Luxembourg has many traditions, but have you ever heard of “Emaischen”?

Every year on Easter Monday potters from all around the country come to the capital city to sell their traditional "Péckvillecher" for the "Emaischen". Essentially the Péckvillecher are whistles in the form of a bird made out of ceramic, which when blown make a sound similar to the whistle of a cuckoo.

The origins of this celebration go back to the 1800s. After the traditional mass on Easter Monday potters organised a little market where they sold pots and vases but also the Péckvillercher.

The first historical recording of the name Emaischen was on the 3rd April 1827. A police commissioner had asked the city to move the market to the main square as it had outgrown the space in front of the church.

Watch an video from an Emaischen market in 1950s here.

But the Emaischen also takes place in Nospelt, a small village near Capellen. Historically a lot of the potters who sold their ceramics originated from this neighbourhood. So, ever since 1957, the municipality of Kehlen also holds a market for the whistle birds on Easter Monday.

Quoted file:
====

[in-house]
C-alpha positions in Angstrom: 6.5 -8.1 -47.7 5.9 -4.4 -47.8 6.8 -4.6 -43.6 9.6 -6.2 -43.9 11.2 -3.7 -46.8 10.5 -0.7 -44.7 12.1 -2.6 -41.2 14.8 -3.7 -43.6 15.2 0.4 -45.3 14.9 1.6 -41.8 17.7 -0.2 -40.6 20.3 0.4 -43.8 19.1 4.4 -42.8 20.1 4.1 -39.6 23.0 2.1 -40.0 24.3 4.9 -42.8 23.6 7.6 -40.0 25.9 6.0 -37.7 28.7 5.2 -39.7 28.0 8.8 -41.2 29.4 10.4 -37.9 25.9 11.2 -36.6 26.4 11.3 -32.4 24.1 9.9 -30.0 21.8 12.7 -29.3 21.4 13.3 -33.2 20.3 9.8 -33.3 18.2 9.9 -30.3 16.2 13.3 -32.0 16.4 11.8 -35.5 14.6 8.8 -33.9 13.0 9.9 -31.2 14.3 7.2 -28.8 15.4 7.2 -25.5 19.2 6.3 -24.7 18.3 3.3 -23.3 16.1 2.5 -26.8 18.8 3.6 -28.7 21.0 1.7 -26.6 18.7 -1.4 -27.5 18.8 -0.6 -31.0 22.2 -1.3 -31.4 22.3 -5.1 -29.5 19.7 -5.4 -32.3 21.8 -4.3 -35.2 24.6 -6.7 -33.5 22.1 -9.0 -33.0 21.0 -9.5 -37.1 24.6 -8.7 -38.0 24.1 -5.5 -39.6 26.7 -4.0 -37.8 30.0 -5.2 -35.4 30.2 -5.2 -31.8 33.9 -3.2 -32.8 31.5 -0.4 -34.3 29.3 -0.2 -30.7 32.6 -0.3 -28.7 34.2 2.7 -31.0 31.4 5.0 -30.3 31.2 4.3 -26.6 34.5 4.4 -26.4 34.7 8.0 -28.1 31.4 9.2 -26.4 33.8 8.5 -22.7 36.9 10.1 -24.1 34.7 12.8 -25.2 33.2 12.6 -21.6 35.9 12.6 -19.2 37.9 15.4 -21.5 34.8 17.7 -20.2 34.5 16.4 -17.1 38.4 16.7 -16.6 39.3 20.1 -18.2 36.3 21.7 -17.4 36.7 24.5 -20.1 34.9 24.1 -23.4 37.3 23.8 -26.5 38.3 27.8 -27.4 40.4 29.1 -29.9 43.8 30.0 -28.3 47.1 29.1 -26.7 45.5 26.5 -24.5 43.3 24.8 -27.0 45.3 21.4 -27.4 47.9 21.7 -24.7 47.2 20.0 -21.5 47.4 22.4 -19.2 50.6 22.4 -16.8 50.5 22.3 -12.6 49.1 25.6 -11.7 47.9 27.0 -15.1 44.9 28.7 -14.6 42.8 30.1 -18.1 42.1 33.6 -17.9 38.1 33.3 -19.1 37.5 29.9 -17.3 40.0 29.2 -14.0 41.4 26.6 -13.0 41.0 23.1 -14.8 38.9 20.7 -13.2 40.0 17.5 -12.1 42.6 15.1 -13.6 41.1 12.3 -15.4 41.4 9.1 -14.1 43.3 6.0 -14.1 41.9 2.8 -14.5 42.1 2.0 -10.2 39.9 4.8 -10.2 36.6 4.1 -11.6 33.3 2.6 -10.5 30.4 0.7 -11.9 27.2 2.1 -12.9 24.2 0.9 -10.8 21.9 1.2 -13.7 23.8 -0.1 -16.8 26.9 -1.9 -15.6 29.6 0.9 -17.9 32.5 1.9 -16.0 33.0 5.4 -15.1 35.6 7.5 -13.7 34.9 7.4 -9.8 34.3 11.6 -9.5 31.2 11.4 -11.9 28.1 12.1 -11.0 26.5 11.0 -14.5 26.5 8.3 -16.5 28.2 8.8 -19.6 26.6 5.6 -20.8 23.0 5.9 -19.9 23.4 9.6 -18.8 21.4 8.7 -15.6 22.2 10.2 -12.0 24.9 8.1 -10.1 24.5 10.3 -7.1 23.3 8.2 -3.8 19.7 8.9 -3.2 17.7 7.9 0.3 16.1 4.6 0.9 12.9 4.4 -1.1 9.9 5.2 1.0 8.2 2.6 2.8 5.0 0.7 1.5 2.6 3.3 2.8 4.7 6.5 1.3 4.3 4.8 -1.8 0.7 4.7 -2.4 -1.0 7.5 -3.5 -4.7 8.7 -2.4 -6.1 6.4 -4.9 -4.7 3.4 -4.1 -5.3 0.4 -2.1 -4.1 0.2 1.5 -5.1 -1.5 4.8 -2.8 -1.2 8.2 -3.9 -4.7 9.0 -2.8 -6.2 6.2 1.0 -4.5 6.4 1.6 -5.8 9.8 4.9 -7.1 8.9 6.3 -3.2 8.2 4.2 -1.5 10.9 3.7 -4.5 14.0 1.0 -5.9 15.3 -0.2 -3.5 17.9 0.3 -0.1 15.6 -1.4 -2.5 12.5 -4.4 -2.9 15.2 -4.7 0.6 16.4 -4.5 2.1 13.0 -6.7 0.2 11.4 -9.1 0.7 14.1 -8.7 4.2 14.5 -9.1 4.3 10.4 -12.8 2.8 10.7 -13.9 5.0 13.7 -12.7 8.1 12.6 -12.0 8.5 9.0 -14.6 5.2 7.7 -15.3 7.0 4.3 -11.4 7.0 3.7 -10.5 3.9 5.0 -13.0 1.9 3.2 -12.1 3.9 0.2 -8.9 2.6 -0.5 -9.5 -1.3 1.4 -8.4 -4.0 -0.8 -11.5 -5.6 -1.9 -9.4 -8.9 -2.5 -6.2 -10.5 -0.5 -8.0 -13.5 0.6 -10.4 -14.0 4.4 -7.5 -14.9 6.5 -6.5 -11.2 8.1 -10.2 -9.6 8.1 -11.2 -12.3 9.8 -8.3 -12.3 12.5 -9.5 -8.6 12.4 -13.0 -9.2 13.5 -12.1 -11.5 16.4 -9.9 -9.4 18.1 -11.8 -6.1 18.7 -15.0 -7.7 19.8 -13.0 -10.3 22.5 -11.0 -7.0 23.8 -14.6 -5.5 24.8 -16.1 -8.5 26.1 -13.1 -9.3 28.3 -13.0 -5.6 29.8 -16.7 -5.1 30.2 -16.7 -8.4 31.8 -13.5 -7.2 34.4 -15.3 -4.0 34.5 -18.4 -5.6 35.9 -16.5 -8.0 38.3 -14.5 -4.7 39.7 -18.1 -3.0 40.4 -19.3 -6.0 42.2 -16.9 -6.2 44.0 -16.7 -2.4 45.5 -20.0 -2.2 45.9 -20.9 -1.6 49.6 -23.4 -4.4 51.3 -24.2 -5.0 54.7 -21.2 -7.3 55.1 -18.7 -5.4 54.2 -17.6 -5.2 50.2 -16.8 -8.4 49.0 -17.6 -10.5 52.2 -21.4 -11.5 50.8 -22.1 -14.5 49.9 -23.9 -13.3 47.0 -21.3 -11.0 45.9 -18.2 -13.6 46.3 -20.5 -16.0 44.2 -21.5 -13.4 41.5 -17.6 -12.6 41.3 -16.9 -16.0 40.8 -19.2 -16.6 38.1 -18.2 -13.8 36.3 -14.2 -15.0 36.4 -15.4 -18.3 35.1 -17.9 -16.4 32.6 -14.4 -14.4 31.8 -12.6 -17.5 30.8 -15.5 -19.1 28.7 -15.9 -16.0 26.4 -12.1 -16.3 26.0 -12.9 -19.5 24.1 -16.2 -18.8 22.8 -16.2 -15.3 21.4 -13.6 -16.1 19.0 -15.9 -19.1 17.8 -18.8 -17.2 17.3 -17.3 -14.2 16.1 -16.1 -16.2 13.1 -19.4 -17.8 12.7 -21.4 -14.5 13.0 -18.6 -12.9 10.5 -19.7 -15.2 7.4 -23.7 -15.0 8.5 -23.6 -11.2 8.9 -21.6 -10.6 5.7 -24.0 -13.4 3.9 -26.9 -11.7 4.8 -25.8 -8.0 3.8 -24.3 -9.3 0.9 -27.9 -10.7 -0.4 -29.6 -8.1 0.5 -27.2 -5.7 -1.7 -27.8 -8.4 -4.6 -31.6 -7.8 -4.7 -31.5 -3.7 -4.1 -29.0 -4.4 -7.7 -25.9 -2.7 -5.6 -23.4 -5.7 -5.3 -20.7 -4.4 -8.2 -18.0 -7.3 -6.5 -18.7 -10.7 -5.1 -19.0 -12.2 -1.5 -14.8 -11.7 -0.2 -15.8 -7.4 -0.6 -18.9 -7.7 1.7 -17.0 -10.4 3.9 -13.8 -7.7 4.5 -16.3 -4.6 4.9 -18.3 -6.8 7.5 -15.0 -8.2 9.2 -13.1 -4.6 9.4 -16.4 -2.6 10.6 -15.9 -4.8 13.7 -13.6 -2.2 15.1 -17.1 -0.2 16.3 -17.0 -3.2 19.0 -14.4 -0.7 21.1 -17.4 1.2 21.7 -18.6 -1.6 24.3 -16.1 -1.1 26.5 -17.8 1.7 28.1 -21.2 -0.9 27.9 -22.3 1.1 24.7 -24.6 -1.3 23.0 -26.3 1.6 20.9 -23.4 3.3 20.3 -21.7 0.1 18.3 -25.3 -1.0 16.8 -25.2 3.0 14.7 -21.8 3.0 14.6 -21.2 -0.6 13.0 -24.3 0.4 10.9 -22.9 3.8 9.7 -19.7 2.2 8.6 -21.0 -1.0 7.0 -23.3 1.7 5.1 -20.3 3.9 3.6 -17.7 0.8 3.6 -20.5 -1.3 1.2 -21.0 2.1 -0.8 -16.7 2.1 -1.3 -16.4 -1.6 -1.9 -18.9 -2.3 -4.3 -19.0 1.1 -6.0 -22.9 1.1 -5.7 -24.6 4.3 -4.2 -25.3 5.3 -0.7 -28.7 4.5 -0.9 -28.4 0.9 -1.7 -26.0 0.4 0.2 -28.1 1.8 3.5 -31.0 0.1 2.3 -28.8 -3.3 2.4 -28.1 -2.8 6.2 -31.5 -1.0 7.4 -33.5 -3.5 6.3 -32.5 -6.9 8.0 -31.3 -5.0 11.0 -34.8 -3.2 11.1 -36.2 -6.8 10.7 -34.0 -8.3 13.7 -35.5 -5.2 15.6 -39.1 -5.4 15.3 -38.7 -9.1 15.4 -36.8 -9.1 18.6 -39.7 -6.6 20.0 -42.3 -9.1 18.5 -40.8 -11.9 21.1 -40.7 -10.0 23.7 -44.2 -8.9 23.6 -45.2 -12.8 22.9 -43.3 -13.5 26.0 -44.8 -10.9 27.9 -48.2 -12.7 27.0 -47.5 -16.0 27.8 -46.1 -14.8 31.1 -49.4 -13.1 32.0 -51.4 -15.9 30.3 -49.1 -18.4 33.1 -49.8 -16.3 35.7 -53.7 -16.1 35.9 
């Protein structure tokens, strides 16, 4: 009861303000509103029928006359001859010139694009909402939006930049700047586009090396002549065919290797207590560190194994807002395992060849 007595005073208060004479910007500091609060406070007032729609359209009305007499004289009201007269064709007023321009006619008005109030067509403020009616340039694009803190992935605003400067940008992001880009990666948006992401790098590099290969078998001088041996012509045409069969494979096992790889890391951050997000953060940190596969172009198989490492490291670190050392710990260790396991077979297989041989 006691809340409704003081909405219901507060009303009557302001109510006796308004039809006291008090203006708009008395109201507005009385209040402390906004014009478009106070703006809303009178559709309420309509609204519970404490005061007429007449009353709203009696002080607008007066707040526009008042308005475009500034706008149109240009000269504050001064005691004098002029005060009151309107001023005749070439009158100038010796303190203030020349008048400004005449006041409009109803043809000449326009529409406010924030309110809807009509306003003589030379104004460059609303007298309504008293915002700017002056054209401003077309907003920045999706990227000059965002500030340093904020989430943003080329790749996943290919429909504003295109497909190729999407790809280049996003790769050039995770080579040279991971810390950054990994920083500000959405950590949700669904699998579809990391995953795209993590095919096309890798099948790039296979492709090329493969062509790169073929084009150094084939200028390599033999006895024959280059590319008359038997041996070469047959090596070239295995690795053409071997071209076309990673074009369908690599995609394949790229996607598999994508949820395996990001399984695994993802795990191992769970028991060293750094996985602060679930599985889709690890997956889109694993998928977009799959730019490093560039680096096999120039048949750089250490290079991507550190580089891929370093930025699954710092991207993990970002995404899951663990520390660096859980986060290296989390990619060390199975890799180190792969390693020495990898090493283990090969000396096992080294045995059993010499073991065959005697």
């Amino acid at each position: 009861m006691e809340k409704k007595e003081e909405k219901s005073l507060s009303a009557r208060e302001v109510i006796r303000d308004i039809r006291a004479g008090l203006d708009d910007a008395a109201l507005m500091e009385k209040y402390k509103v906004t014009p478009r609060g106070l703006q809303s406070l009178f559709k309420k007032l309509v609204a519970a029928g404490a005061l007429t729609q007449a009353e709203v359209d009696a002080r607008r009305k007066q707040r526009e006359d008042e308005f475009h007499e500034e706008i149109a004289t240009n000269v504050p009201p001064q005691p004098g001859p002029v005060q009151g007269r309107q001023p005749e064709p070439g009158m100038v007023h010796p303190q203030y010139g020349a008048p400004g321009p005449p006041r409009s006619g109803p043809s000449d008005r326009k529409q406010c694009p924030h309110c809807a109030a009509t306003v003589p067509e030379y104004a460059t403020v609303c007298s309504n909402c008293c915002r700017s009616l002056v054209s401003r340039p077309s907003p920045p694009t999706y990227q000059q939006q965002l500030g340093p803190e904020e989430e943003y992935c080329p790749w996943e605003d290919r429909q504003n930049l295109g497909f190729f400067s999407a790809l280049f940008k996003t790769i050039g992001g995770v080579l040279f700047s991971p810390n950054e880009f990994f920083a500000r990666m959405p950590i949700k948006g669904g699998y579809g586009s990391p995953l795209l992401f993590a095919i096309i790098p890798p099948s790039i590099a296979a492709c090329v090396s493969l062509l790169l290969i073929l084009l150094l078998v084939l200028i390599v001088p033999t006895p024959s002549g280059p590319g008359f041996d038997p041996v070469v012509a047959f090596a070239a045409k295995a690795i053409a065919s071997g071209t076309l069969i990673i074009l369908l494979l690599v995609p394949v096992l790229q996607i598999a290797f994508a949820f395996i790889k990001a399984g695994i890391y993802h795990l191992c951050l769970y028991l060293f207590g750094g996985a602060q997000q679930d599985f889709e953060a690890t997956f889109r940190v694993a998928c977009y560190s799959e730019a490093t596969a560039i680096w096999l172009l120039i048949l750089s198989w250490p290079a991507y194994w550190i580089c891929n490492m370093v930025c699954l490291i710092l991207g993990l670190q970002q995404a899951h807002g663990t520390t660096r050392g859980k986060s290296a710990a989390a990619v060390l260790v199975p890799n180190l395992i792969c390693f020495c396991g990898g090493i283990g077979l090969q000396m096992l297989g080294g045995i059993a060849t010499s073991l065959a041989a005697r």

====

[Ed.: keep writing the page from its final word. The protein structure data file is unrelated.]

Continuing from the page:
However Nospelt hosts other festivities on Easter weekend. Their traditional “Emaischen Bal” regularly attracts large crowds. This year it will be held on Saturday April 8 and Sunday April 9.

While the Emaischen is a Luxembourgish event, the Péckvillecher are sold all around the world. They are especially popular in Asia and South America. The Luxembourgish quirk is that they are only sold once a year on Easter Monday.

While the birds come in all colours, shapes and sizes, some of the birds that are sold are unique to that year's edition. So collectors show up early in the morning to grab the very special ones.

In Nospelt the sale opens at 10 am and the musical program will go on until the evening. The local pottery museums will also have open doors.

This year's edition will be held on April 10 from, 10am until 5pm. 48 Stands will be all placed throughout the city centre, notably at the Marché aux Poissions. The city is also installing a free facepainting stand in rue de la Boucherie and rue du Rost. Furthermore, various folk groups will be playing in front of The National Museum of Art History.

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